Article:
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Vol. 60. Issue 8.
Pages 791-793 (August 2007)
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Vol. 60. Issue 8.
Pages 791-793 (August 2007)
DOI: 10.1016/S1885-5857(08)60020-1
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Importance of Time Delay in Selecting Reperfusion Therapy
Importancia del factor tiempo en la elección de la terapia de reperfusión
Amadeo Betriu Giberta
a Servicio de Cardiología, Hospital Clínico, Barcelona, Spain
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In its day, in the 1980s, fibrinolysis represented an important qualitative change in the treatment of acute infarction offering an active therapeutic alternative to the traditional "wait and see" approach.1,2 Later, in the 1990s, the benefits of pharmacologic reperfusion were surpassed by primary angioplasty.3 Several randomized studies showed mechanical reperfusion, while reducing the risk of hemorrhage, permits the most efficient, sustained restoration of permeability to the occluded artery and improves the prognosis. In a 22-study meta-analysis, the superiority of primary angioplasty over fibrinolysis was translated into reductions in 30-day mortality (from 7% to 5%; P=.0002), reinfarction (from 7% to 3%; P=.0003), and hemorrhagic stroke (from 1% to 0.5%; P=.0001).4

Based on this evidence, clinical practice guidelines for myocardial infarction with ST-segment elevation consider primary angioplasty the treatment of choice if it can be performed within 12 hours of evolution of the symptoms, by an experienced team, and within 90 min of initial contact with a physician.5,6 The enthusiasm for primary angioplasty led to analysis of its potential in patients admitted to provincial hospitals that lack the equipment to undertake catheterization on site. The DANAMI-2 study7 showed systematic transfer of patients to tertiary centers was more beneficial than administering fibrinolytic drugs in the admitting hospital, reporting combined incidence of death, reinfarction and ictus fell from 14.2% to 8.5%, (P<.002) at 30 days. Despite logistic difficulties, mean ambulance transport time was only 32 min and the time from arrival at the first hospital to angioplasty was <2 hours.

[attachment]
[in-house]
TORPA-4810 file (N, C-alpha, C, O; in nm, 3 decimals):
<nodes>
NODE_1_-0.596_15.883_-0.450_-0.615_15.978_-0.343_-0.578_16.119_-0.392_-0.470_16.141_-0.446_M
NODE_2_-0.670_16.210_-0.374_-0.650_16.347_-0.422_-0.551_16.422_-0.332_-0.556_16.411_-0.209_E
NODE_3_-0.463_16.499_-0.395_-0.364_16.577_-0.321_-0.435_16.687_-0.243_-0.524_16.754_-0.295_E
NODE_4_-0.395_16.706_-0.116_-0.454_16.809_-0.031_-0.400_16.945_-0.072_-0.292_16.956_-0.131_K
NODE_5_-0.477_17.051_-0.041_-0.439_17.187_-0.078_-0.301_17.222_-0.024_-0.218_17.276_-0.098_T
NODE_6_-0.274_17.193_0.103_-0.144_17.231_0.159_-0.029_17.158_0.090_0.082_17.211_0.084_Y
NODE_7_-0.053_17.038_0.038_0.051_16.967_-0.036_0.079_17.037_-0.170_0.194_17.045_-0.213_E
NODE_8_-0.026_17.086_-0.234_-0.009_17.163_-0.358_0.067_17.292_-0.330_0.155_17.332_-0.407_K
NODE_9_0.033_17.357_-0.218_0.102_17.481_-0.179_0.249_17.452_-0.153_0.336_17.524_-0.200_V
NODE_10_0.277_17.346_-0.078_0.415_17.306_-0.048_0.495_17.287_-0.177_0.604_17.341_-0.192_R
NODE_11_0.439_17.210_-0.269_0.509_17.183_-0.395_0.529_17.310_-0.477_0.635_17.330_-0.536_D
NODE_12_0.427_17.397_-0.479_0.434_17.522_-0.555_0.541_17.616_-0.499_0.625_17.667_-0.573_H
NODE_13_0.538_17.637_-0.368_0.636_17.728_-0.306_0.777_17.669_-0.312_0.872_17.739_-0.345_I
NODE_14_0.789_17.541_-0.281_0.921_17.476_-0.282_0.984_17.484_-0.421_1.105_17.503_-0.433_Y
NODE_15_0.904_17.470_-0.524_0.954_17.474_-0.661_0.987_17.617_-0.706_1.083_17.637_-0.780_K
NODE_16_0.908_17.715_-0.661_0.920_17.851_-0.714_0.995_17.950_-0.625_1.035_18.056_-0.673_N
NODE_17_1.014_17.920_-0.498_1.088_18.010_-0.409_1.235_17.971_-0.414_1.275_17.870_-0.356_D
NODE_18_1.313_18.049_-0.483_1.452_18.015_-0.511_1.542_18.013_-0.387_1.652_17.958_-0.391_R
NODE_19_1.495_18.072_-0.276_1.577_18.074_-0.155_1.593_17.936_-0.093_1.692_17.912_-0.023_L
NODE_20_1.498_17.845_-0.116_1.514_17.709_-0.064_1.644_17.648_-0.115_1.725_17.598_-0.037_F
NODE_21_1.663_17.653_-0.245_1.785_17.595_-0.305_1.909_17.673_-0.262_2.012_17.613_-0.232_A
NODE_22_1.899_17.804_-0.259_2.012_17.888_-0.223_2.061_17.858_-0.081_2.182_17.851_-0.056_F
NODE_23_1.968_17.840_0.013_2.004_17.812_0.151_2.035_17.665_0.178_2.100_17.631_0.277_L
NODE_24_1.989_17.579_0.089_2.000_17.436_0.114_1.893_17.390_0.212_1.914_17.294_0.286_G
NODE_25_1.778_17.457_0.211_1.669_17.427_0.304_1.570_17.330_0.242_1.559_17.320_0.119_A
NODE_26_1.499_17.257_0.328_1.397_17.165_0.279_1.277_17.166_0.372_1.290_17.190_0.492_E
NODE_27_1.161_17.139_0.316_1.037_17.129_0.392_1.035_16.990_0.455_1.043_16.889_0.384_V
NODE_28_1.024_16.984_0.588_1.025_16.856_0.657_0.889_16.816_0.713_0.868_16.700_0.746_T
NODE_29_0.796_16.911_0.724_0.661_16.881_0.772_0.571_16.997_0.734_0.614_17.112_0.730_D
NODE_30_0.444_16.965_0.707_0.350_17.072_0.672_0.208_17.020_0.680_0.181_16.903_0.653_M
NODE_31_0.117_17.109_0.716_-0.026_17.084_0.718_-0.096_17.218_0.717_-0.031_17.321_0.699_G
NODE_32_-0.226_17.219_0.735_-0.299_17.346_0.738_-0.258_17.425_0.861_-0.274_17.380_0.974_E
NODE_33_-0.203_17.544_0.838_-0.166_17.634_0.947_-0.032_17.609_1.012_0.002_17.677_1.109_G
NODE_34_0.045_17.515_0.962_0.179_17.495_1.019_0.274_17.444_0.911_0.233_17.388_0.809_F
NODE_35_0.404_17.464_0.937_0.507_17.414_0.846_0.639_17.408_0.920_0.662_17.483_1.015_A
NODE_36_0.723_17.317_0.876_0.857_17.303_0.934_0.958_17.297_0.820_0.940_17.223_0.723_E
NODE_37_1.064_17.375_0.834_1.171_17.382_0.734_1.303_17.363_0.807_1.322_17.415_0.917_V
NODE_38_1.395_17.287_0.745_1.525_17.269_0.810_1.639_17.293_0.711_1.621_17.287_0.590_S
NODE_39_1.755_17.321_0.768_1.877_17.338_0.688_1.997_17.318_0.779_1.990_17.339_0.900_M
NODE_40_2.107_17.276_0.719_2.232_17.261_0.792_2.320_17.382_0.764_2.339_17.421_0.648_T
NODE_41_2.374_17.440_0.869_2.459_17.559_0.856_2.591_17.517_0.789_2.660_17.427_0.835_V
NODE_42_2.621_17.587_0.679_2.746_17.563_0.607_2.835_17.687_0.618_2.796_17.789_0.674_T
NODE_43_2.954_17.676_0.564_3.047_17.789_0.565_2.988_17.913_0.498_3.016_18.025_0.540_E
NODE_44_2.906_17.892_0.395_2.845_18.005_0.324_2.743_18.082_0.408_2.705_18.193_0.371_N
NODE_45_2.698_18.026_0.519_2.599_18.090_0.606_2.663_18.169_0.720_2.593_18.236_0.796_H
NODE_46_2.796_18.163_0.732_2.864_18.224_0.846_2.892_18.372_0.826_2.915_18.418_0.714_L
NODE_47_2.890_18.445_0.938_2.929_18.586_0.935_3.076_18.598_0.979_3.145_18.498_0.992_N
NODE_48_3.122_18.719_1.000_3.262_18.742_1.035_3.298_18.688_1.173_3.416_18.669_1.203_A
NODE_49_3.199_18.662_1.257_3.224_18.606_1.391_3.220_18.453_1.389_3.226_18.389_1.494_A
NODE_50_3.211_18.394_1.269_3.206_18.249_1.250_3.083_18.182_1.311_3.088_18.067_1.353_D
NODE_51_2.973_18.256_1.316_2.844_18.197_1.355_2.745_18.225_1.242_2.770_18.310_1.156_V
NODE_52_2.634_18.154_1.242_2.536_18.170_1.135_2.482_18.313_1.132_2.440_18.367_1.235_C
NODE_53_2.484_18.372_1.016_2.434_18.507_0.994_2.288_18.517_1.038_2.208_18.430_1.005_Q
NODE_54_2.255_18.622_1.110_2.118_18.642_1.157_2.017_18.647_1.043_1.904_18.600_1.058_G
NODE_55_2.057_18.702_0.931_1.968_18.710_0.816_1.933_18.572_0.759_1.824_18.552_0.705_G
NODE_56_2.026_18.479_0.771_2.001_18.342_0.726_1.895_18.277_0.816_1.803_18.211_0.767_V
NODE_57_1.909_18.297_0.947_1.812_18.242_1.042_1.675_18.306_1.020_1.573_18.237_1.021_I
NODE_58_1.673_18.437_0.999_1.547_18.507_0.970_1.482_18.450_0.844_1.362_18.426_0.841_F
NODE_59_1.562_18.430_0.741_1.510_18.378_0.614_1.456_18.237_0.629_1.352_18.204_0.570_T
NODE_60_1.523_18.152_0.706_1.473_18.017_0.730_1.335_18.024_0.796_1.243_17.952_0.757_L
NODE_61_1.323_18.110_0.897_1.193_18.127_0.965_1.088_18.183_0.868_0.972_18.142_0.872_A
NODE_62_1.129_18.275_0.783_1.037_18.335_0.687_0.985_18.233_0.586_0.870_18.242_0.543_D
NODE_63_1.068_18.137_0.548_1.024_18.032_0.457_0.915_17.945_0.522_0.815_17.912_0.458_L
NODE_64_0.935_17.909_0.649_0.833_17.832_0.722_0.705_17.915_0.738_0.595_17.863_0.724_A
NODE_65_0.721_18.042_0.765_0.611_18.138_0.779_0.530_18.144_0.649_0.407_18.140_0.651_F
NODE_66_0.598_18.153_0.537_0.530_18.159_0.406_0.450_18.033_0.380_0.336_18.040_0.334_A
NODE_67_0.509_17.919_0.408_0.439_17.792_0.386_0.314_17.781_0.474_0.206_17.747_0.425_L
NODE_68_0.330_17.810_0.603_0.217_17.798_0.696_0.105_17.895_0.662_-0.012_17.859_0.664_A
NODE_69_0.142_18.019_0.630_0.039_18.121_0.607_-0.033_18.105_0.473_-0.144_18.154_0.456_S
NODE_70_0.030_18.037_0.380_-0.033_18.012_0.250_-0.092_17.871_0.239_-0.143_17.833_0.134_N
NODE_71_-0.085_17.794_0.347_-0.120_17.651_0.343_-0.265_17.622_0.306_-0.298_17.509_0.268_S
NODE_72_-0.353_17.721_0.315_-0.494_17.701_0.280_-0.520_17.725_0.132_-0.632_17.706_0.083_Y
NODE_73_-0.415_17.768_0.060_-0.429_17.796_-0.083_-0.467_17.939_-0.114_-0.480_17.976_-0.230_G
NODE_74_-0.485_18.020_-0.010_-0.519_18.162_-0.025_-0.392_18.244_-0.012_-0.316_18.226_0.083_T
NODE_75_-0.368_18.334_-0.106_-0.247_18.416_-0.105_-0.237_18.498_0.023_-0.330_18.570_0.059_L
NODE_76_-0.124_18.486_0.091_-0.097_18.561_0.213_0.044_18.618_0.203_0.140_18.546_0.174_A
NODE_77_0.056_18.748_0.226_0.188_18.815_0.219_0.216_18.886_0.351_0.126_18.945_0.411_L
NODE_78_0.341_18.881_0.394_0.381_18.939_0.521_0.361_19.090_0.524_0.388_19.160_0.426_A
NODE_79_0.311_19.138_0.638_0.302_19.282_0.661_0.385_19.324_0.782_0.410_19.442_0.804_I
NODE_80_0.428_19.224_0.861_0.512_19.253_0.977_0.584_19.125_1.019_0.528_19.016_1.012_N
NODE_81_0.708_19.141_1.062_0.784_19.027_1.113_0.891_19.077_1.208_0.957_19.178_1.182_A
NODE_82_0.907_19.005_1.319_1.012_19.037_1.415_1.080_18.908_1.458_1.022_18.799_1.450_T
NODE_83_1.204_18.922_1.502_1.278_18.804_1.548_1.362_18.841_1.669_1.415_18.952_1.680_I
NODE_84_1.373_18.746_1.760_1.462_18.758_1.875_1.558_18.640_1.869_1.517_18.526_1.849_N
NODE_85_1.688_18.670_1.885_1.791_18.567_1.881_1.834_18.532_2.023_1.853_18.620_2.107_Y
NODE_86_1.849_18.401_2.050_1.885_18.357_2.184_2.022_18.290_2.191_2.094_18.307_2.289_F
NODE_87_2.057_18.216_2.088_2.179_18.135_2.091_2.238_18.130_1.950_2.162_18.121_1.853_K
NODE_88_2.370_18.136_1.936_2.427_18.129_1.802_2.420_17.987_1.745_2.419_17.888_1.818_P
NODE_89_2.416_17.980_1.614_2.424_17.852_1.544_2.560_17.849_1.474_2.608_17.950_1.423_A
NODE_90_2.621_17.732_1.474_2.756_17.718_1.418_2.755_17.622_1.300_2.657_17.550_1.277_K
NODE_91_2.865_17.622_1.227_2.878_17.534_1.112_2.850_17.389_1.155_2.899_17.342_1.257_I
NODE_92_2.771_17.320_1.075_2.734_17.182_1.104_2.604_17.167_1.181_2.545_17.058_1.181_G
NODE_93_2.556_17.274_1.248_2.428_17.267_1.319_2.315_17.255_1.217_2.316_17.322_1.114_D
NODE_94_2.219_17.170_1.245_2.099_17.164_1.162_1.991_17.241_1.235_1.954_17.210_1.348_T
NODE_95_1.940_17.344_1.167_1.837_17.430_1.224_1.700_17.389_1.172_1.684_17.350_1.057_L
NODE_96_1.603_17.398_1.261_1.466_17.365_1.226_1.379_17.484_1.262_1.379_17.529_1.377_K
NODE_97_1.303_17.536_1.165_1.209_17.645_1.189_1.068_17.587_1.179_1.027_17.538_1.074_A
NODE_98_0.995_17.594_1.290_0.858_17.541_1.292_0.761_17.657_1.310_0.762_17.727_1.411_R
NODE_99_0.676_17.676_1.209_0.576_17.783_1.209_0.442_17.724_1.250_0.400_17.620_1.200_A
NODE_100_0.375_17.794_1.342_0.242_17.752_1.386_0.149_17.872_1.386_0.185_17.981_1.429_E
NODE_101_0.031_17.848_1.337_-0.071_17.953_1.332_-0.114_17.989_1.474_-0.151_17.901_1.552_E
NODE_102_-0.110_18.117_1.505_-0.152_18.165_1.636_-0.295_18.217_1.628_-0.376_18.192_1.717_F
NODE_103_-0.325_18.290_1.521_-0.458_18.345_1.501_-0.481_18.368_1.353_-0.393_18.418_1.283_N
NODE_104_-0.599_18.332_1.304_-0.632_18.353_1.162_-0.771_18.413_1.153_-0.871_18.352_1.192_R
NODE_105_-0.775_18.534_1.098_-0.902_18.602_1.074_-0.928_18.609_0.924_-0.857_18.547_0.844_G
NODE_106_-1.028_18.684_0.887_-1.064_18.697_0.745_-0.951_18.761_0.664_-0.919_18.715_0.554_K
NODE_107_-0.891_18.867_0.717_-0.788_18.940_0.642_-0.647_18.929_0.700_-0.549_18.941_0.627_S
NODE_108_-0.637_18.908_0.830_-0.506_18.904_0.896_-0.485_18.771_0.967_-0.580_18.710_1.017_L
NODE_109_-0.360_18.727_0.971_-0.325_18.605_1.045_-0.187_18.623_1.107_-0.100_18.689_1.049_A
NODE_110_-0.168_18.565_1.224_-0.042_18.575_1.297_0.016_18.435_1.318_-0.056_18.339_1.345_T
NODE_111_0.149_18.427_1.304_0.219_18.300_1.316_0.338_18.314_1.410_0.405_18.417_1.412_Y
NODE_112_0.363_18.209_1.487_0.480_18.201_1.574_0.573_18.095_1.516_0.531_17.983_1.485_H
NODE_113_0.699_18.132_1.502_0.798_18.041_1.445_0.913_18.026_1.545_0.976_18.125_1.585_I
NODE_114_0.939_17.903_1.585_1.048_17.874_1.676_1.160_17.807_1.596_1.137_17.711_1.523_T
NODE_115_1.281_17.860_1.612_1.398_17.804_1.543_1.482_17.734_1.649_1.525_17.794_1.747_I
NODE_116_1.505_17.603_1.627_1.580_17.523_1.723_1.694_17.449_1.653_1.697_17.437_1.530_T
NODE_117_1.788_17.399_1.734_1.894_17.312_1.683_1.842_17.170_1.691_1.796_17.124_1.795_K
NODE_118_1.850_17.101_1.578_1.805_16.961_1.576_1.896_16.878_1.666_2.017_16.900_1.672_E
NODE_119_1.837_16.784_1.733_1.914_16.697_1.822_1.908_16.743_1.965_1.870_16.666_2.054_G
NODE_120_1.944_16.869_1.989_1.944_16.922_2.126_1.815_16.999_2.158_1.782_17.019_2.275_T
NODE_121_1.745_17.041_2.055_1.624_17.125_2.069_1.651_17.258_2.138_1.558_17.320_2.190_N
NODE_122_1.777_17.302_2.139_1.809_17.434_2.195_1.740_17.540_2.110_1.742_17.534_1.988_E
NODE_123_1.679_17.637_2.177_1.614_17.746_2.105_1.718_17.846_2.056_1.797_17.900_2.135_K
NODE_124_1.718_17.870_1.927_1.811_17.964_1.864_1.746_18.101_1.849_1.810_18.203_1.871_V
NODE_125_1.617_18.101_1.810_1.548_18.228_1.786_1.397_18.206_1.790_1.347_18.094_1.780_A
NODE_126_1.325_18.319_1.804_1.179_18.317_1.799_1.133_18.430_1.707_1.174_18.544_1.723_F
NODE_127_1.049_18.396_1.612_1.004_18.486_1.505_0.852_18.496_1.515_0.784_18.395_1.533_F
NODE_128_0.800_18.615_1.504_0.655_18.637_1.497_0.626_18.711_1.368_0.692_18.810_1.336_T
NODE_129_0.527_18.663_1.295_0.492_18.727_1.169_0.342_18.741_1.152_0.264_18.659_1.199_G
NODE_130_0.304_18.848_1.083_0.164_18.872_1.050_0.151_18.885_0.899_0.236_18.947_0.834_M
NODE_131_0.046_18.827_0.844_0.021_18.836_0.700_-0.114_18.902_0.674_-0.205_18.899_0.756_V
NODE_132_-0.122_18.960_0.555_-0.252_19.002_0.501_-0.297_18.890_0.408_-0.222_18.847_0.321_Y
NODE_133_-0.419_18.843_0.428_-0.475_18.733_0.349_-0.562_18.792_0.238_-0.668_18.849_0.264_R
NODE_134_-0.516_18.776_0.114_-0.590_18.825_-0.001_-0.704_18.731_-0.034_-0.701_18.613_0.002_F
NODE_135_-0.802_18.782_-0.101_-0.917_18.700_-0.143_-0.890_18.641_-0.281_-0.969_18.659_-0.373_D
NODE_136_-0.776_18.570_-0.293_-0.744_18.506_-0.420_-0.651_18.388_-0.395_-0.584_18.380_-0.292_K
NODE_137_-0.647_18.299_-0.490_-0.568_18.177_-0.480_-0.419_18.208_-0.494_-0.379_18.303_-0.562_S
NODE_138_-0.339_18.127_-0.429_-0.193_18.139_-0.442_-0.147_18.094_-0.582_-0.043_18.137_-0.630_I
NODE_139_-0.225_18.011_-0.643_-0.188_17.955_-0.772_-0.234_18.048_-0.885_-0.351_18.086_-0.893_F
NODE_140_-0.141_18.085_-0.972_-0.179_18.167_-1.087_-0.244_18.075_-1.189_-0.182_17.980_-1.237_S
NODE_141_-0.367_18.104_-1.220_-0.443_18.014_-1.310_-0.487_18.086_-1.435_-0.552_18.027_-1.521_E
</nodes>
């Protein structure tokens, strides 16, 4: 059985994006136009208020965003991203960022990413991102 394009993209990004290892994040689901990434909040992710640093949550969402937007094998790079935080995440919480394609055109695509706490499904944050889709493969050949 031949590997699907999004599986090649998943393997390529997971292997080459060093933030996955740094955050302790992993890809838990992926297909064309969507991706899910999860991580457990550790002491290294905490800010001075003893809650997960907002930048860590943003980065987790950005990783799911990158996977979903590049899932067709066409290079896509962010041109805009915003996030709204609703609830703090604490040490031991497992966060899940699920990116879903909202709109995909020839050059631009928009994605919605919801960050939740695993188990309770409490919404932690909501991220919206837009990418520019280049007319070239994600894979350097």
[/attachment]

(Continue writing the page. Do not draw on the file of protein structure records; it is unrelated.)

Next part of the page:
In the present issue of Revista Española de Cardiología, Carrillo et al8 focus precisely on the issue of transport to primary angioplasty. They analyze the clinical course of a series of patients with acute myocardial infarction who are all candidates for reperfusion. They enrolled 222 patients: 158 attended a tertiary center with a catheterization laboratory and the remaining 64 attended a provincial hospital without one, and therefore needing to be transferred for primary angioplasty. Transfers were rapid and the difference between arrival at the first hospital and angiography was only 13 min (15 min to open artery). In these circumstances, it should surprise no one that the clinical course of the 2 groups was apparently similar: at 1-year follow-up, mortality was 16.5% and 12.5%, respectively (P=.459; tertiary center vs provincial hospital) and reinfarction 4.4% and 1.6%, respectively (P=.444). This is a non-randomized comparison and baseline characteristics of the populations have little in common, which explains the substantial difference of almost 7 decimal points (20.9% vs 14%) ­worryingly, although by chance, in favor of the provincial hospital­for combined death and reinfarction. In any case, the inadequate sample size makes statistical generalization futile. Methodological considerations aside, the authors­to whom we owe important contributions in the field of primary angioplasty9­deserve credit for proving that in the local context it is also possible to make efficient patient transfers and achieve a door-to-balloon time (artery open) which, in comparison with the registers,10-12 is very short. In this context, we should recall that delay in reperfusion times has rekindled the fibrinolysis versus angioplasty debate. Let us consider why.